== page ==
This workshop will promote the writing of poems that feature imaginative travel, that is, poems that can transport the reader from one place to another. We will examine and practice a variety of maneuvers that may be useful in advancing poems from simple beginnings to unexpected endings.
Exercises and model poems will be provided, but our focus will remain on the creative output of the participants. Did I mention that this will be pleasurable and even fun? It will.
Note: This workshop is full. Please contact us if you wish to join the waitlist; do not make payment in the meantime. Winners of our named awards are guaranteed space in the workshop of their choice.
Admission to this workshop will be based on a writing sample: three poems. Please prepare your submission as a single file in .doc format and name the .doc “CollinsSub_YourName.doc”; you will upload the file when you register for the workshop. A $100 deposit (fully refundable) is required to register for any workshop. The full cost of the workshop is $450.
About Billy Collins
Billy Collins is a two-term United States Poet Laureate, New York State Poet, and the author of nine collections of poetry. He has been called “the most popular poet in America” by the New York Times; his most recent book, Horoscopes for the Dead, has been on the Poetry Foundation’s best sellers list since its publication in 2011, where it joins two other previous books, including The Trouble with Poetry, which has appeared on the list for the past five years.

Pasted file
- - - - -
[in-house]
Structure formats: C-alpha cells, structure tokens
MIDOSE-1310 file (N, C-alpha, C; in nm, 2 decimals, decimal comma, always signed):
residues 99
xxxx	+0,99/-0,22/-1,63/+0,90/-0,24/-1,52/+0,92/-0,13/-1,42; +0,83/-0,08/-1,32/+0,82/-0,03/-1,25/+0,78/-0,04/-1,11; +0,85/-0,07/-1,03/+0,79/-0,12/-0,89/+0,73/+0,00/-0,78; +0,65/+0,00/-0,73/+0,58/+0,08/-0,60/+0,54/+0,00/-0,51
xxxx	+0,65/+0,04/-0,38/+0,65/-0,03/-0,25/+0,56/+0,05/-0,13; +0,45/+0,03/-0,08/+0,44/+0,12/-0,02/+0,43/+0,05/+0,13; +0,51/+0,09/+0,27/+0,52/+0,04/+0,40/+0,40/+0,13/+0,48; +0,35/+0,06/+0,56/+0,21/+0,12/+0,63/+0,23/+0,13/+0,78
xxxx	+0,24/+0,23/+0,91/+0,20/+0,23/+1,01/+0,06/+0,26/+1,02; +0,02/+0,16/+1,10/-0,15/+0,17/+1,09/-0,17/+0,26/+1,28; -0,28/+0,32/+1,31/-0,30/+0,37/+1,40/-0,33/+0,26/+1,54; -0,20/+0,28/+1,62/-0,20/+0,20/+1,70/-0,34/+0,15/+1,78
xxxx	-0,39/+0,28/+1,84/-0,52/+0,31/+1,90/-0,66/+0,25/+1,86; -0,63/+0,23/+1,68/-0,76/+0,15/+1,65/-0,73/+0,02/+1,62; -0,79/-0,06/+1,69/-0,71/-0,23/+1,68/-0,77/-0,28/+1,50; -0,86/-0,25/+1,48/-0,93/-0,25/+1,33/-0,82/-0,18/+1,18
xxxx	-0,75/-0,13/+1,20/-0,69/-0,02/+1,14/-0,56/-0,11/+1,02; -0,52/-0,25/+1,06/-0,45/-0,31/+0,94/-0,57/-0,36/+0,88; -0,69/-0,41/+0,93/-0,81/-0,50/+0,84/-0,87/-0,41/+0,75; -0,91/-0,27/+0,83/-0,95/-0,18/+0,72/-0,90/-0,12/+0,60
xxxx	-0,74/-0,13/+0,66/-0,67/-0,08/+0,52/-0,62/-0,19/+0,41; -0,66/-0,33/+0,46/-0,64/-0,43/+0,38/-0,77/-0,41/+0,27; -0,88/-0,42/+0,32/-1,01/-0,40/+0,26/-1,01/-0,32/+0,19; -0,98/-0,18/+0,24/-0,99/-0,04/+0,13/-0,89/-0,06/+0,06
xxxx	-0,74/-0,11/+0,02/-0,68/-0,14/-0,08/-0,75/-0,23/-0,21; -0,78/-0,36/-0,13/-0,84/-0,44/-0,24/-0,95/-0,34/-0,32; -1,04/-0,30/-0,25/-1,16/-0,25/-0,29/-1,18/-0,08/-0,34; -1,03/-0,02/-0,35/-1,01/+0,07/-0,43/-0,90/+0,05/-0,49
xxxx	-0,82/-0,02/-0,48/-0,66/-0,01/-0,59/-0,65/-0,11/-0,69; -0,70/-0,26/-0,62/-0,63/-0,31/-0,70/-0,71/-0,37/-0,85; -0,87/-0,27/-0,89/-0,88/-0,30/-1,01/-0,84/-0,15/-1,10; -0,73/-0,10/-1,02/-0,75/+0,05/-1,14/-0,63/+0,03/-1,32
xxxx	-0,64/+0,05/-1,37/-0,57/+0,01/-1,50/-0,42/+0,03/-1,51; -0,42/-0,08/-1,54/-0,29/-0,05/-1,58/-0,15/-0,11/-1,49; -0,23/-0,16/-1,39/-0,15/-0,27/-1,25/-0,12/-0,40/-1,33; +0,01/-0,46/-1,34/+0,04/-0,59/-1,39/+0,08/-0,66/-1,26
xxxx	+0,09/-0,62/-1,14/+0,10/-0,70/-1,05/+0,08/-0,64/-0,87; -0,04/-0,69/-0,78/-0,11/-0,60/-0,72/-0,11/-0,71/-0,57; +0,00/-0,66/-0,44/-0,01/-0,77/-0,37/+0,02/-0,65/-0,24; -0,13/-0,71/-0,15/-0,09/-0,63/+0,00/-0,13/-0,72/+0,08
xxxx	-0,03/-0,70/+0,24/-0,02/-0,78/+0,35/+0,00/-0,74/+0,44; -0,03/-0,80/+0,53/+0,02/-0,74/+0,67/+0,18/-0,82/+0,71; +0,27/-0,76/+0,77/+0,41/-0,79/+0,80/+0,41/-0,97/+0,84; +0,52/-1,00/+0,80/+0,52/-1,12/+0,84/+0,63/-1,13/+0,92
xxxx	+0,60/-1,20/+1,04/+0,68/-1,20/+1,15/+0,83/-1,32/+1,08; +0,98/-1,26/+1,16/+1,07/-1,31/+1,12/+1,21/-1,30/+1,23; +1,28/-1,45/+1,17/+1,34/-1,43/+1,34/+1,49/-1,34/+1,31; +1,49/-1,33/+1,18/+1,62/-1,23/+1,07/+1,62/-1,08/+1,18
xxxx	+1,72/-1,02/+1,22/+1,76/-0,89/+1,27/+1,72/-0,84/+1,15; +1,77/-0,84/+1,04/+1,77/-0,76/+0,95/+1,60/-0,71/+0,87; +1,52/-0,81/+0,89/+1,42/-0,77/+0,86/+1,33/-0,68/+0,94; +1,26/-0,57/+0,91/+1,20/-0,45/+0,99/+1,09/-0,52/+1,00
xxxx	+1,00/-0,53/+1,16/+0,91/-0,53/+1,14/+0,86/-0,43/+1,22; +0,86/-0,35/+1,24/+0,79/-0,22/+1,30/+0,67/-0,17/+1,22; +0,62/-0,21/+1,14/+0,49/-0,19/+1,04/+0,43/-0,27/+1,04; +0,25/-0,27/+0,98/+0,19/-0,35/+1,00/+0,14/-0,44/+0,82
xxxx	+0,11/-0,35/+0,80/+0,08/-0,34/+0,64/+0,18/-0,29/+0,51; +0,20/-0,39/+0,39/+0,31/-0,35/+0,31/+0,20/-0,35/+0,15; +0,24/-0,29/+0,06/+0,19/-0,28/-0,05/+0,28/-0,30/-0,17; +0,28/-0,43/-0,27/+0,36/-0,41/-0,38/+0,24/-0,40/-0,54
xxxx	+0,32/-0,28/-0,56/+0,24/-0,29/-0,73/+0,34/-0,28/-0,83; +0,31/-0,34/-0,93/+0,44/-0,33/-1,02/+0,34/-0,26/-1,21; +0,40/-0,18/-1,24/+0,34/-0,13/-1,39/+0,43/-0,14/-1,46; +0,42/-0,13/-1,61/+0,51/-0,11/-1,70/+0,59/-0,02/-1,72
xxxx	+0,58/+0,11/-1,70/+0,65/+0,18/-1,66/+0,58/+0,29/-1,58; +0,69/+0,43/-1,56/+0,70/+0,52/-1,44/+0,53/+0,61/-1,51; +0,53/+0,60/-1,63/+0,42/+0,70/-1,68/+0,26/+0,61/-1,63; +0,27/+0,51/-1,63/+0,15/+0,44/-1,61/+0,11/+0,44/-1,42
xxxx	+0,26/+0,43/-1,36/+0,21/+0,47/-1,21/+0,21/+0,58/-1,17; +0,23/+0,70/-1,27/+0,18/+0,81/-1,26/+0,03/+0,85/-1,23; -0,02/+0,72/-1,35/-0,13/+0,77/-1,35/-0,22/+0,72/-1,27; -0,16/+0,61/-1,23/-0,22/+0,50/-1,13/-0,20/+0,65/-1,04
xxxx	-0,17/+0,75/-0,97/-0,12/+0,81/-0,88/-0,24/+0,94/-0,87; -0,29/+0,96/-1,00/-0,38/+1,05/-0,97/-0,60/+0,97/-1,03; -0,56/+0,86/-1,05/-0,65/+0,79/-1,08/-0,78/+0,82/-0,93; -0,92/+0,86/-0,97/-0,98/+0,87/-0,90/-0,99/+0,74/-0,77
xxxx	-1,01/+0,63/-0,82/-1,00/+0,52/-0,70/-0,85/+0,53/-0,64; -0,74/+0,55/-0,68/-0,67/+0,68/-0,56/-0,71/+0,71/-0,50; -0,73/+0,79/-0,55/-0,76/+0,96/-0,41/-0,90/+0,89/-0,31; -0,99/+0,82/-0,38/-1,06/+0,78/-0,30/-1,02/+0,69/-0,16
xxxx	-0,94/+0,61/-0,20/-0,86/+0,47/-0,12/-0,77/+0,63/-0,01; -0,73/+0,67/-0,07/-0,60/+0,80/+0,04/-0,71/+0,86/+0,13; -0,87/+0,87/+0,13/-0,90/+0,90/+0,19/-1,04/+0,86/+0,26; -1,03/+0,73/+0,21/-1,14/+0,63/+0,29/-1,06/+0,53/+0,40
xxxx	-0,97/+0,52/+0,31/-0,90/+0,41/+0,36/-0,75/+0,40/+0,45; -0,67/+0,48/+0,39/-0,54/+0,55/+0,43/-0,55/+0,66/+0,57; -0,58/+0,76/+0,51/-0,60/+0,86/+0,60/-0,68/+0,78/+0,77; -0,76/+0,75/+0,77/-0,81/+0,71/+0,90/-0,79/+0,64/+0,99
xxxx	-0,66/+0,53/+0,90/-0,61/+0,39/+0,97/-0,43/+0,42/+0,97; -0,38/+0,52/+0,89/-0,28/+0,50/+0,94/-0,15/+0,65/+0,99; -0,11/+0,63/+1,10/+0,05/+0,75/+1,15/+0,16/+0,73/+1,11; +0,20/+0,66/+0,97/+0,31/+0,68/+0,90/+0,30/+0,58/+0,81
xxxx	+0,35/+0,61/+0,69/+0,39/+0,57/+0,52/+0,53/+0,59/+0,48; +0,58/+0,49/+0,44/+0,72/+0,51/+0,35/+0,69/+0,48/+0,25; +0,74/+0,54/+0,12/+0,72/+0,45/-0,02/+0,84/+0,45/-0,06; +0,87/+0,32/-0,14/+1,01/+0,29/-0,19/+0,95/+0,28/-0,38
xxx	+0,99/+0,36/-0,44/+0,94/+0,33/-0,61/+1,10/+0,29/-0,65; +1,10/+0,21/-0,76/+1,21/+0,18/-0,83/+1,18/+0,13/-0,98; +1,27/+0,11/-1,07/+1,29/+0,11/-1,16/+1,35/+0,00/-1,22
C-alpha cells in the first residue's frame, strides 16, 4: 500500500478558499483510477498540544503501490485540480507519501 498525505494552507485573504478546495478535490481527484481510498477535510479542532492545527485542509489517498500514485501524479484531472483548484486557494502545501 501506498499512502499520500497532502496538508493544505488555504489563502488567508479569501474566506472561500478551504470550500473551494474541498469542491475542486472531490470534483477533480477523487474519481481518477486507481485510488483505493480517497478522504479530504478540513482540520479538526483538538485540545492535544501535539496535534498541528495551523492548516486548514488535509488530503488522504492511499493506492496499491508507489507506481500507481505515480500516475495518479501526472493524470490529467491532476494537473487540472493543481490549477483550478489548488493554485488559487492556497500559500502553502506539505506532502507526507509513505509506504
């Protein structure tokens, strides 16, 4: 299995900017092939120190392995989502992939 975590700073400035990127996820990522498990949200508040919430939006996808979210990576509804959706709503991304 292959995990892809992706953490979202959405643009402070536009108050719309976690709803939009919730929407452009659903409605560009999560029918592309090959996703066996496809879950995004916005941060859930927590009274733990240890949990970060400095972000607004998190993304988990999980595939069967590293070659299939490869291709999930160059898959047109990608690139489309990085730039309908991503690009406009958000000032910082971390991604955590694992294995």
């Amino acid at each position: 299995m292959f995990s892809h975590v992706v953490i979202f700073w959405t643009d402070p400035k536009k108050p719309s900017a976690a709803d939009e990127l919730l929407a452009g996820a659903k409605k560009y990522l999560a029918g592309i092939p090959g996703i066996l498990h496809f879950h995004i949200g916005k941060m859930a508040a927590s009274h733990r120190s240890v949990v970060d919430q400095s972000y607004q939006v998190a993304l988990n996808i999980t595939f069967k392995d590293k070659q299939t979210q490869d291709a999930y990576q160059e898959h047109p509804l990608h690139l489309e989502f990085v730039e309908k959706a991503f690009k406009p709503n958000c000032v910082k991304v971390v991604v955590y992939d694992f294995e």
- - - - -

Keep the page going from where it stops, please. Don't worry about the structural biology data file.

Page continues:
Collins has received fellowships from the New York Foundation for the Arts, The National Endowment for the Arts, and the Guggenheim Foundation. In 1992 he was chosen by the New York Public Library to serve as a “Literary Lion.” With the Library of Congress, he established Poetry 180, a teaching aid for high school students founded on the belief that “poems can inspire and make us think about what it means to be a member of the human race.”
Collins is a Distinguished Professor of English at Lehman College (CUNY) and a Distinguished Fellow at the Winter Park Institute of Rollins College. He divides his time between New York and Winter Park, Florida.